Ezekiel 20:7 MEANING

Ezekiel 20:7
Verses 7-10. - No special mention of the idols of Egypt occurs in the Pentateuch, but it lies, in the nature of the case, that this was the form of idolatry implied in the second commandment, and the history of the "golden calf" (Exodus 32:4) shows that they had caught the infection of the Mnevis or Apis worship while they sojourned in Egypt. Here apparently the prophet speaks of that sojourn prior to the mission of Moses. In bold anthropomorphic speech he represents Jehovah as half purposing to make an end of the people there and then, and afterwards repenting. He wrought for his Name's sake, that the deliverance of the Exodus might manifest his righteousness and might, the attributes specially implied in that Name, to Egypt and the surrounding nations. They should not have it in their power to say that he had abandoned the people whom he had chosen.

20:1-9. Those hearts are wretchedly hardened which ask God leave to go on in sin, and that even when suffering for it; see ver.Then I said unto them,.... Having promised and swore to do such great and good things for them; which must lay them under an obligation to regard what he should command them: promises and blessings of goodness are great incentives to duty, and lay under great obligation to it:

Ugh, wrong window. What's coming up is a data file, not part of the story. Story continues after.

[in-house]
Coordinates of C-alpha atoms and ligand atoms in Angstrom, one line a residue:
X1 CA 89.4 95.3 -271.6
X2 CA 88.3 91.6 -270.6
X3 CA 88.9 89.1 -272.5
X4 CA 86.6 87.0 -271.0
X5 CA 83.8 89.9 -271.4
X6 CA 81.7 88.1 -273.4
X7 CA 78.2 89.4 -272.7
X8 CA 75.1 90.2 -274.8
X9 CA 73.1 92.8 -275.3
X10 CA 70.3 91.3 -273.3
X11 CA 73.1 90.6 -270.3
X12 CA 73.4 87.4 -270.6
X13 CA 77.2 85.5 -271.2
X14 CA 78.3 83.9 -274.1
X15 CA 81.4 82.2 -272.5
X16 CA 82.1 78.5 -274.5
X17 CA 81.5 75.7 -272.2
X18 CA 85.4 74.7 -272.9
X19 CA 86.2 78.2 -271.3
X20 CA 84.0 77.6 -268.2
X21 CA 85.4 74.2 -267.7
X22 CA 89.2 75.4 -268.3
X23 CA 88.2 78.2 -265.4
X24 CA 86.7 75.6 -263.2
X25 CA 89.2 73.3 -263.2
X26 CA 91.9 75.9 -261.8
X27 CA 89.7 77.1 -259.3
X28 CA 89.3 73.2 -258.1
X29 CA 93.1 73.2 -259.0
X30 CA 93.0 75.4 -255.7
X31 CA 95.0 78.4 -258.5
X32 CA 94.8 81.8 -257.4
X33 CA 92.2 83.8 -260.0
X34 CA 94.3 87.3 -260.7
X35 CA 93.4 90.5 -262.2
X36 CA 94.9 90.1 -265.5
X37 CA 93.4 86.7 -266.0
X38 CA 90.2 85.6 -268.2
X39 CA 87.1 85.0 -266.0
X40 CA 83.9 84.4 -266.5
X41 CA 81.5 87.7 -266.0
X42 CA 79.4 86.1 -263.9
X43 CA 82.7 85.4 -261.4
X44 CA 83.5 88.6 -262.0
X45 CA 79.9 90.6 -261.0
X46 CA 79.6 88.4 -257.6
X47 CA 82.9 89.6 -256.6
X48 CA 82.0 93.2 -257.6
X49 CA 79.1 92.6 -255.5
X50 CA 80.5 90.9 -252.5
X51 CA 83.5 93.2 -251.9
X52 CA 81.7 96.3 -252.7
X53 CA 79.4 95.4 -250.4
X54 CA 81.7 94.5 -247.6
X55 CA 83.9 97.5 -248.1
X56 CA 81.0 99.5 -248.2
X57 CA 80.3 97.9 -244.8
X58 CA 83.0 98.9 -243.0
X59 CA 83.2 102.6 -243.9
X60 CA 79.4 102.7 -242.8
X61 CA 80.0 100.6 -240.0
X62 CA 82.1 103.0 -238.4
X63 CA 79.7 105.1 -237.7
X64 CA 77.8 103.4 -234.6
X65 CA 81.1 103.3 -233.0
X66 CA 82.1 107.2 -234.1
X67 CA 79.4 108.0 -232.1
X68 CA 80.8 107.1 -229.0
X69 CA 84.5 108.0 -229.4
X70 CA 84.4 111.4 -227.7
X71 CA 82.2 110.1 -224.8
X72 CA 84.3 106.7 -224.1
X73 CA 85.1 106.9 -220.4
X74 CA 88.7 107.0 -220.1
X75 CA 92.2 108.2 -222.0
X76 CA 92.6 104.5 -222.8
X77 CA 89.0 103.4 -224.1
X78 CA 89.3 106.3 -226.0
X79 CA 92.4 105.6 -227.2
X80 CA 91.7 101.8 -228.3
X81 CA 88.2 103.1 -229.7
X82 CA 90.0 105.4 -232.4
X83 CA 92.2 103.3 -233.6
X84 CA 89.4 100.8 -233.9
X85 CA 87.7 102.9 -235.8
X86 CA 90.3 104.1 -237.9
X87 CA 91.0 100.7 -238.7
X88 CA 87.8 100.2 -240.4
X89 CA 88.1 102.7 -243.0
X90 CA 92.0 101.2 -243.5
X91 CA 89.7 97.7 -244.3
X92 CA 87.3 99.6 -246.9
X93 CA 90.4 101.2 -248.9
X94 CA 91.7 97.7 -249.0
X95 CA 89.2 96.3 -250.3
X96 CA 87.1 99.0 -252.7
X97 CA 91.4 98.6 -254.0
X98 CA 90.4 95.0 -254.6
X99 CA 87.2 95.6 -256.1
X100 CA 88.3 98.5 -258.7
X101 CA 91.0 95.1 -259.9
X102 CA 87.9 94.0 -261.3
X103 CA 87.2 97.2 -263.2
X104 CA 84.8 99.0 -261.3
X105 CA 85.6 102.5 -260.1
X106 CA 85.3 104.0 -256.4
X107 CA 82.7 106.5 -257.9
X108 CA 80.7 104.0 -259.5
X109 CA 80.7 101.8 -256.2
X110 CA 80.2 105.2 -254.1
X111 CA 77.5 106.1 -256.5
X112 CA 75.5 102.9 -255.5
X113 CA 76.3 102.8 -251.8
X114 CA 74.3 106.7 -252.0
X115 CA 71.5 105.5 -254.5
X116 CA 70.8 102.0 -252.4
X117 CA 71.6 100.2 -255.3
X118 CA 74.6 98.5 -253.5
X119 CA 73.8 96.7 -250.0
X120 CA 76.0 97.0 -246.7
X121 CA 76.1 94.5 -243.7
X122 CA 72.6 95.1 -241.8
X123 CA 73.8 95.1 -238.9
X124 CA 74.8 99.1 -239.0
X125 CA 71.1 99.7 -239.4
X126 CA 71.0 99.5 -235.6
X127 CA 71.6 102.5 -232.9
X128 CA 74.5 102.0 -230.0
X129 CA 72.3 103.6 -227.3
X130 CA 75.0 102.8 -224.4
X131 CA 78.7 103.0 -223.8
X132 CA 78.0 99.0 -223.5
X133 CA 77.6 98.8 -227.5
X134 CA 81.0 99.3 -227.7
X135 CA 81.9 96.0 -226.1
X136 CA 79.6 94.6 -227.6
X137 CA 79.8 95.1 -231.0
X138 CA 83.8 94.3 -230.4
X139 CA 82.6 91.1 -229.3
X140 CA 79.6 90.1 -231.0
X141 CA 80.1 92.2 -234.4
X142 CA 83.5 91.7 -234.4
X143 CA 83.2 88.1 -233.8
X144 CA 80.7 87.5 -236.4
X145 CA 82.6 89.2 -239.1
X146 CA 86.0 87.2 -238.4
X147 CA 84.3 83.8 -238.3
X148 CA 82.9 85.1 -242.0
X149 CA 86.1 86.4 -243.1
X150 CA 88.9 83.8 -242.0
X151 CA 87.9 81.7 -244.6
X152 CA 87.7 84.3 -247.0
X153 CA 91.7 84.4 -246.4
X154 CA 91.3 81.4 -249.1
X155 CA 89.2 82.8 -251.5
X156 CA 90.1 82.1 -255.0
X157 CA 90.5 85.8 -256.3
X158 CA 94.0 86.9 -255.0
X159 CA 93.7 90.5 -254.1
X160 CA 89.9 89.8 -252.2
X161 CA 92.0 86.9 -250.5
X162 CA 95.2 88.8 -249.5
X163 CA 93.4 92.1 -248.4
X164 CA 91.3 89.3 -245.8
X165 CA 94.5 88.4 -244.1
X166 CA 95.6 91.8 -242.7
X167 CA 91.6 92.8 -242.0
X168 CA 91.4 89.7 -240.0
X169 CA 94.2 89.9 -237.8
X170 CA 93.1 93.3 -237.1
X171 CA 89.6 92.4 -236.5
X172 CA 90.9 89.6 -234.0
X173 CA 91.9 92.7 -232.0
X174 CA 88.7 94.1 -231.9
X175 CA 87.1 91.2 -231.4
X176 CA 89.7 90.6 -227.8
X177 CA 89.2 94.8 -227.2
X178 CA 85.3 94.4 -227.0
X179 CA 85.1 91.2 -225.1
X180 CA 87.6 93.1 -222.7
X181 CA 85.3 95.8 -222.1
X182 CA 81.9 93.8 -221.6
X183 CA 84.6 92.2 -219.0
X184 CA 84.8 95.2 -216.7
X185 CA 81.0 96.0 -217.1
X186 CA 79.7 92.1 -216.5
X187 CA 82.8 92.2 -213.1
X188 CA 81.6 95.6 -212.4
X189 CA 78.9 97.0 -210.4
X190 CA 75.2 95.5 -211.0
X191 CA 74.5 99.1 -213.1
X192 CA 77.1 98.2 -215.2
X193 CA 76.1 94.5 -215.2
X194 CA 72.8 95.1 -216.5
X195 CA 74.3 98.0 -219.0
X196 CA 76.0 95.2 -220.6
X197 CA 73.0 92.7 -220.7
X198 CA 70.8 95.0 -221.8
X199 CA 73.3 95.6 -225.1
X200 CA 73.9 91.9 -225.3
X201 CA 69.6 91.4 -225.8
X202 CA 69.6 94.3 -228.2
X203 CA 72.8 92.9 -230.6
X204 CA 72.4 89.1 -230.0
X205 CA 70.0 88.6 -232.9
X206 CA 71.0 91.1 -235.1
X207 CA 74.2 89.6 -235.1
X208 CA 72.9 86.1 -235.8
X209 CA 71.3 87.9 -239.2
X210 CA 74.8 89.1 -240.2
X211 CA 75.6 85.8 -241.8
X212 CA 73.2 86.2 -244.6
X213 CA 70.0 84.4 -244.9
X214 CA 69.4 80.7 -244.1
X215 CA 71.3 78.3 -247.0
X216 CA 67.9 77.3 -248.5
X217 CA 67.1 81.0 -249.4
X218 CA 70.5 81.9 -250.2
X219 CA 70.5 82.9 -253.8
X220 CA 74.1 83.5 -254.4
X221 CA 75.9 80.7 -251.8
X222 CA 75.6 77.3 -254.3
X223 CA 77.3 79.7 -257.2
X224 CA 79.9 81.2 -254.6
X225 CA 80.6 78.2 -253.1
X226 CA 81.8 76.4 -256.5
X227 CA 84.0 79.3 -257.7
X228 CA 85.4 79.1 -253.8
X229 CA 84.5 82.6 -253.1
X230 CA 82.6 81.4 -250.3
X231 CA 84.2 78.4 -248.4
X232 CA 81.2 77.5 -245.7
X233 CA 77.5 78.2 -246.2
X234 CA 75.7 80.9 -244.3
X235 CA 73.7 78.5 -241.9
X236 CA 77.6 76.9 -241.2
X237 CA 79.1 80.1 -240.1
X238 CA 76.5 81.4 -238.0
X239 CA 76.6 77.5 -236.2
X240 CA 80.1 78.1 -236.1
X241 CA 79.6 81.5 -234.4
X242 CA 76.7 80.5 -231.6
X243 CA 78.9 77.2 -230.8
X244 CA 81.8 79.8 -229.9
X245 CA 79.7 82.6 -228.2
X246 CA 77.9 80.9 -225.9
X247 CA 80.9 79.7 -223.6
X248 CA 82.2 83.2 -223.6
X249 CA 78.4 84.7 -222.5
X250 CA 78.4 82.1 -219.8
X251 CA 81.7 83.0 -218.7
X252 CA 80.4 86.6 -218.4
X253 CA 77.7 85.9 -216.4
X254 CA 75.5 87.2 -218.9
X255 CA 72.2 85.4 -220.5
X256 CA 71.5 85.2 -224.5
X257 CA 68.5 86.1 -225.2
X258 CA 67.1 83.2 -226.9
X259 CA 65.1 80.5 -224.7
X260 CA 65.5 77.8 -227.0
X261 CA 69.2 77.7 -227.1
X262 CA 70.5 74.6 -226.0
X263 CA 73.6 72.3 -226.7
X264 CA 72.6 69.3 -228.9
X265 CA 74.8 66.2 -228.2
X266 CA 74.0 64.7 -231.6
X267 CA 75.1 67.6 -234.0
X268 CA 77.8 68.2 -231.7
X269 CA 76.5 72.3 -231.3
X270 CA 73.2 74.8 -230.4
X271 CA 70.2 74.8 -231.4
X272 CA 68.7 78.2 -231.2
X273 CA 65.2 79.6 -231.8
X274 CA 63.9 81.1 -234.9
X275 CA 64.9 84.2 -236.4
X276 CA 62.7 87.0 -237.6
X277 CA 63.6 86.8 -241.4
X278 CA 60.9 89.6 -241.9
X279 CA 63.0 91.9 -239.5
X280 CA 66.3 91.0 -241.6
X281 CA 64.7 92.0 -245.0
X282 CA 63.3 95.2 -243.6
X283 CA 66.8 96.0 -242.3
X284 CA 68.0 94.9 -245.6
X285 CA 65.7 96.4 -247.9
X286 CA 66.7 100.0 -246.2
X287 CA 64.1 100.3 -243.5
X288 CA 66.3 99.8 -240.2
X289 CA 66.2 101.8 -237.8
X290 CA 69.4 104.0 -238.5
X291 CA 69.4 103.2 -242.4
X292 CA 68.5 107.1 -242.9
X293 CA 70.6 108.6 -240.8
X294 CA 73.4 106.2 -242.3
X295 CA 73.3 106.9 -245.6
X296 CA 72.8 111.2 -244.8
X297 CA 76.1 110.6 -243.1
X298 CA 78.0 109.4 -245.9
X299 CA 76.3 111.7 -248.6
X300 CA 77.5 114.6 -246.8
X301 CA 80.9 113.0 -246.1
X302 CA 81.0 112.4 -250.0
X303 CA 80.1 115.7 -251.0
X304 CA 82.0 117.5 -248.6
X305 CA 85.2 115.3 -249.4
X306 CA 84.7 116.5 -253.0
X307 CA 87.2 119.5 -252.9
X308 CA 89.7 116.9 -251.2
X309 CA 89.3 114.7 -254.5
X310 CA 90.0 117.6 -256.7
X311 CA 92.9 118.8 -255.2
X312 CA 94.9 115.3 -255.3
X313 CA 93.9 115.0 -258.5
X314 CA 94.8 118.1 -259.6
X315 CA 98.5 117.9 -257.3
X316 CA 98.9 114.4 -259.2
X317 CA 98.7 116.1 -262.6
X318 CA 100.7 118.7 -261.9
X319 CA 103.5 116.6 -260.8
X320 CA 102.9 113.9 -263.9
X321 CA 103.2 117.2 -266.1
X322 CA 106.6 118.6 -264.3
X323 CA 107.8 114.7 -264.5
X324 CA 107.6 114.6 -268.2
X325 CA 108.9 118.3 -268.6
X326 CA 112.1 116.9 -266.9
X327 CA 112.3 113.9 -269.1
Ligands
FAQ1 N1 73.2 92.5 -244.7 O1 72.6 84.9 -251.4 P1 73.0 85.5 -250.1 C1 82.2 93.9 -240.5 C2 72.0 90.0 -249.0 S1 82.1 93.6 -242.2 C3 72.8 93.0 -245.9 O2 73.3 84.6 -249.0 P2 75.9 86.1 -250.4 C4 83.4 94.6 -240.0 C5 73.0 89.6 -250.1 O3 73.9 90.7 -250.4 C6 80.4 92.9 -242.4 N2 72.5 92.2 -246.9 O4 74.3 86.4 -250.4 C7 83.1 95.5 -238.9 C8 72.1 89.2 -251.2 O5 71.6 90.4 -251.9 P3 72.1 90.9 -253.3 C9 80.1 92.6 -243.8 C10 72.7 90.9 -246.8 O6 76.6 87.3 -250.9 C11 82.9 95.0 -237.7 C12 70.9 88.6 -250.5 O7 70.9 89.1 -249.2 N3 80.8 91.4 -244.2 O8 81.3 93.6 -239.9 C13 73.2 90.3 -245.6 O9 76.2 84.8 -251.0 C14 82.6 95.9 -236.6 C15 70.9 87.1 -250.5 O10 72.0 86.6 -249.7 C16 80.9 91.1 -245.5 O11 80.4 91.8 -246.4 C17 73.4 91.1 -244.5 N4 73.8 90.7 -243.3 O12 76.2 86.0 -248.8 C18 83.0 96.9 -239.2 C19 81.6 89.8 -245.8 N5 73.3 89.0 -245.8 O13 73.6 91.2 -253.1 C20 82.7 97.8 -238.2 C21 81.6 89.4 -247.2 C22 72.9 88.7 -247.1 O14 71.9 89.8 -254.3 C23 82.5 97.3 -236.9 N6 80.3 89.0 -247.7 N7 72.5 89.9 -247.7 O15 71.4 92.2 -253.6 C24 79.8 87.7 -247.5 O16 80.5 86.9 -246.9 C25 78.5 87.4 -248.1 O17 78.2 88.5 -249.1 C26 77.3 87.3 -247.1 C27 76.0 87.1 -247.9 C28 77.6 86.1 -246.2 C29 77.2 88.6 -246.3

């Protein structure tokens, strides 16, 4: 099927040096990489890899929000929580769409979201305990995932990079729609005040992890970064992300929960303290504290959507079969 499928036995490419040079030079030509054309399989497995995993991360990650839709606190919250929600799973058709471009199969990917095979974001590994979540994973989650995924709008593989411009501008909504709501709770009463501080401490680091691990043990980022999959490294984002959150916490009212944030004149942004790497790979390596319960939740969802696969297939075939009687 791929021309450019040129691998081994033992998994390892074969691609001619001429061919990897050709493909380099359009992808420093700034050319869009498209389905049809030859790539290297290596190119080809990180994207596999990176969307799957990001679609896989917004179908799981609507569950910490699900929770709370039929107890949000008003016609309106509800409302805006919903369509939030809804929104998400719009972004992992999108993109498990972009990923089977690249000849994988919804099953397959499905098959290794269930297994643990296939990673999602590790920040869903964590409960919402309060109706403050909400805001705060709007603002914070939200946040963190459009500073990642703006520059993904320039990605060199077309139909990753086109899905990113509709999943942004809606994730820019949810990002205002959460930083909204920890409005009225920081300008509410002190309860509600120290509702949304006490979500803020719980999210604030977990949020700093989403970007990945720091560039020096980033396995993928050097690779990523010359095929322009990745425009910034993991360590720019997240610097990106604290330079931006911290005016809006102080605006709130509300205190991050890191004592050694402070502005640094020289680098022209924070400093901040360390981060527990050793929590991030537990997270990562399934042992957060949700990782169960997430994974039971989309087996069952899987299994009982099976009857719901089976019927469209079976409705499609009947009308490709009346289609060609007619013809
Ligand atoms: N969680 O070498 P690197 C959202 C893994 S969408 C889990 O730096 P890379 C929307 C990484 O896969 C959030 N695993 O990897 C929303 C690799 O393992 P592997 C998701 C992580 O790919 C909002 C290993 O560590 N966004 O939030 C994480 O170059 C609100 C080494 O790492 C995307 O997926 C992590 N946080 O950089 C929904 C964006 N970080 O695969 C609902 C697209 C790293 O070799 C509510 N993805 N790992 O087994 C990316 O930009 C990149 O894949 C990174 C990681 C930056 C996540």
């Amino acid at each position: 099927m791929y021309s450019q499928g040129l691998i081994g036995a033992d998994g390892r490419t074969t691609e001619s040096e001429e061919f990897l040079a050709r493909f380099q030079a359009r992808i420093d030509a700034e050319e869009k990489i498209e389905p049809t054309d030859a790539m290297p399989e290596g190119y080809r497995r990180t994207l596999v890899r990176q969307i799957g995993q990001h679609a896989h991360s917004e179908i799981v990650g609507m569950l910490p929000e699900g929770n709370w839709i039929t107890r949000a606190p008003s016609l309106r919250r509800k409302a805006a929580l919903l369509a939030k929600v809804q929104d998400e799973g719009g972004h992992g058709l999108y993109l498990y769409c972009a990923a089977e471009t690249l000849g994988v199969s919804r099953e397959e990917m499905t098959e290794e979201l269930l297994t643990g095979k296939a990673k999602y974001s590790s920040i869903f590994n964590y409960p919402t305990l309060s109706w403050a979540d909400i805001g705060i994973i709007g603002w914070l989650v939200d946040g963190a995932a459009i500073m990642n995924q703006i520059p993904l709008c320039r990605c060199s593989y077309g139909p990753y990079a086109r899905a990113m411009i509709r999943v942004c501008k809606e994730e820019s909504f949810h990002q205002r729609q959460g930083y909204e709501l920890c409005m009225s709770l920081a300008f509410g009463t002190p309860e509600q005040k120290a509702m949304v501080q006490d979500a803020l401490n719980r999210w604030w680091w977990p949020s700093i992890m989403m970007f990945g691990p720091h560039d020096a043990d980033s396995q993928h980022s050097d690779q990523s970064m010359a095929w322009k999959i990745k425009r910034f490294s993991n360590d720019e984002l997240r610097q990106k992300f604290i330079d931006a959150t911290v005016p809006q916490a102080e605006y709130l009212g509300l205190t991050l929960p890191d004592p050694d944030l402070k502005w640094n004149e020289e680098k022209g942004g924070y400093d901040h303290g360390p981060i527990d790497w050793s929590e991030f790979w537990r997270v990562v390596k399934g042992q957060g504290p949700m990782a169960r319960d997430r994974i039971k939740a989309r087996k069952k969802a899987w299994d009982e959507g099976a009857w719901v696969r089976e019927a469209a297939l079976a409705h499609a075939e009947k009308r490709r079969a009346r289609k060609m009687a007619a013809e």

cast ye away every man the abominations of his eyes; which should be so, meaning idols; but which his eyes were taken with, and were lifted up unto, as his gods; though they ought to have been rejected with the utmost abhorrence, as abominable:

and defile not yourselves with the idols of Egypt; their "dunghill gods", as the word (f) signifies; which to worship, as it was an abomination to God, was defiling to themselves; yet these they were fond of, and prone to worship them; their eyes and their hearts were after them; and they needed such cautions and instructions as these, backed with the following strong reason against such idolatry:

I am the Lord your God; their Creator and Benefactor, their covenant God; the only Lord God, and whom only they ought to serve and worship; to whom they were under ten thousand obligations; and who was infinitely above all the idols of Egypt.

(f) "stercoreis diis", Junius & Tremellius, Polanus; "stercoribus", Piscator, Cocceius.

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